This is a guest post from Susan K Finston, President of Finston Consulting. Do you have a response to Susan’s post? Respond in the comments section below.
There is a saying that if you have a tough problem, you can find the solution if you ask enough people – the answer is in the room. For access early capital for biotech, it may take a whole crowd.
But first, here are a few of the latest data points on access to capital – from the developed and developing world. Just how bad is the funding environment for early stage biotech companies in the UK trying to develop new therapies, cures and novel combination medical devices?
For start ups located outside the Golden Triangle of London, Oxford and Cambridge, the Financial Times’ adjective of choice is “awful.” Earlier this week, the FT reported on research on funding of biotechs in the England’s northwest region, concluding:
“Despite universities in the northwest producing similar levels of research and patents they find it hard to attract investors … attracting only 5 per cent of the early stage funding for life science companies in the UK.”
Apparently, a rose by any other name would not smell so sweet to the City of London.
Given that the City – an early mover in venture finance dating back to Elizabethan times – can’t find Manchester on a map, it should not be surprising that funding for innovative biotech remains weak across the BRICS.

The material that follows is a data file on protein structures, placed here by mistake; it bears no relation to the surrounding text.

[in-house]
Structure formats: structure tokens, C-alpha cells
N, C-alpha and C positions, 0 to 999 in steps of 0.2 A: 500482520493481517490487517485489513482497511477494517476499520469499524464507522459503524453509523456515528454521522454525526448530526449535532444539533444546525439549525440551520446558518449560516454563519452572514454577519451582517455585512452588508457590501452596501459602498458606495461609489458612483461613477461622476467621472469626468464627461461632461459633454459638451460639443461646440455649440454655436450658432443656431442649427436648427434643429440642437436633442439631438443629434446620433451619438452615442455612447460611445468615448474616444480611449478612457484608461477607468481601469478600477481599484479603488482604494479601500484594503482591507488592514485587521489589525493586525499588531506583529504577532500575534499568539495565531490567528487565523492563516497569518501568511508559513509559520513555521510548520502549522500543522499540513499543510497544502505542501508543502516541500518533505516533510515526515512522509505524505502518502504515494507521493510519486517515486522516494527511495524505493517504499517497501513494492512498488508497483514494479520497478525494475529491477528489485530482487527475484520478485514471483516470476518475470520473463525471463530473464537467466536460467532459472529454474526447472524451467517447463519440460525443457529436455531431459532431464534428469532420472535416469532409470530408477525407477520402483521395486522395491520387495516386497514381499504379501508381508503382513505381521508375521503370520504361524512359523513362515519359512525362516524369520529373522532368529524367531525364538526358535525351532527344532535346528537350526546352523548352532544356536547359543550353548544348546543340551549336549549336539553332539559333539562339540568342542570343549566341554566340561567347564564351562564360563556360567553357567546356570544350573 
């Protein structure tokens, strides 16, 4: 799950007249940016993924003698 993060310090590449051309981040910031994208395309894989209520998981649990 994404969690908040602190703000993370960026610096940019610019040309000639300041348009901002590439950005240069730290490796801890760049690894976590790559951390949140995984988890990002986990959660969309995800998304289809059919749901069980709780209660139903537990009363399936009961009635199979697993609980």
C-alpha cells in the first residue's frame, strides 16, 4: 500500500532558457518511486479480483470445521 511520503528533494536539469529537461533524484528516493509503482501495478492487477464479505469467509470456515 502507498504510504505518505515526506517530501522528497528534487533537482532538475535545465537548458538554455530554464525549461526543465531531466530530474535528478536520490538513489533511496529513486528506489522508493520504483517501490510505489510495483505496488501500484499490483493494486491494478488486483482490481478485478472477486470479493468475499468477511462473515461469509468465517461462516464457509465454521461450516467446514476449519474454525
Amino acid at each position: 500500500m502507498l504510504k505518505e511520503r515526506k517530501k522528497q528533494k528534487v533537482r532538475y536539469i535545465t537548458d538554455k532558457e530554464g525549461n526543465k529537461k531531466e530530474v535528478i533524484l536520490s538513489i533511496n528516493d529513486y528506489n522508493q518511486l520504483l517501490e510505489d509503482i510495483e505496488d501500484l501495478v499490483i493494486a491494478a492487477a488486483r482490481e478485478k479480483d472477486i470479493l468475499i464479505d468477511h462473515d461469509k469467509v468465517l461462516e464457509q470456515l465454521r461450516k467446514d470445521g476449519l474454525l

A new meta-analysis of investment patterns in emerging markets published in the March 2013 issue of Nature Biotechnology confirms that governments are no more effective at providing access to early capital than venture funds in emerging markets including China, India, Brazil, Russia and South Africa.
And in an austerity budget environment, more companies also are chasing each public grant dollar in developed countries. So outside of VC comfort zones like London, Boston, and San Francisco, what is a Bio-entrepreneur to do? Are the answers in the crowd?
Crowd-funding promises to do for access to capital what Facebook, G+, YouTube and Twitter have done for freedom of expression. Though associated more with indie-music and movies than commercial R&D, it has already scored a few early successes for biotech.
Websites like Kickstarter may provide important new ways to democratize and expand access to capital, giving early-stage companies an opportunity to reach supporters around the globe, and turning anyone with an internet connection and a laptop, tablet or smartphone into a venture philanthropist.
We know that in the 21st century no nationality has a monopoly on good ideas. If Crowd-funding works, location does not have to be destiny for emerging biotech companies looking for early financial backing.
What do you think – are the answers in the Crowd?
About the author:
President of Finston Consulting LLC since 2005, Susan works with innovative biotechnology and other clients ranging from start-up to Fortune-100, providing support for legal, transactional, policy and “doing business” issues. Susan has extensive background and special expertise relating to intellectual property and knowledge-economy issues in advanced developing countries including India and South Asia, Latin America and the Middle East North Africa (MENA) region. She also works with governments, s and NGOs on capacity building and related educational programs through BayhDole25. Together with biotechnology pioneer Ananda Chakrabarty, she also is co-founder of Amrita Therapeutics Ltd., an emerging biopharmaceutical company based in India with cancer peptide drugs entering in vivo research. Previous experience includes 11 years in the U.S Foreign Service with overseas tours in London, Tel Aviv, and Manila and at the Department of State in Washington DC. For more information on latest presentations and publications please visit finstonconsulting.com.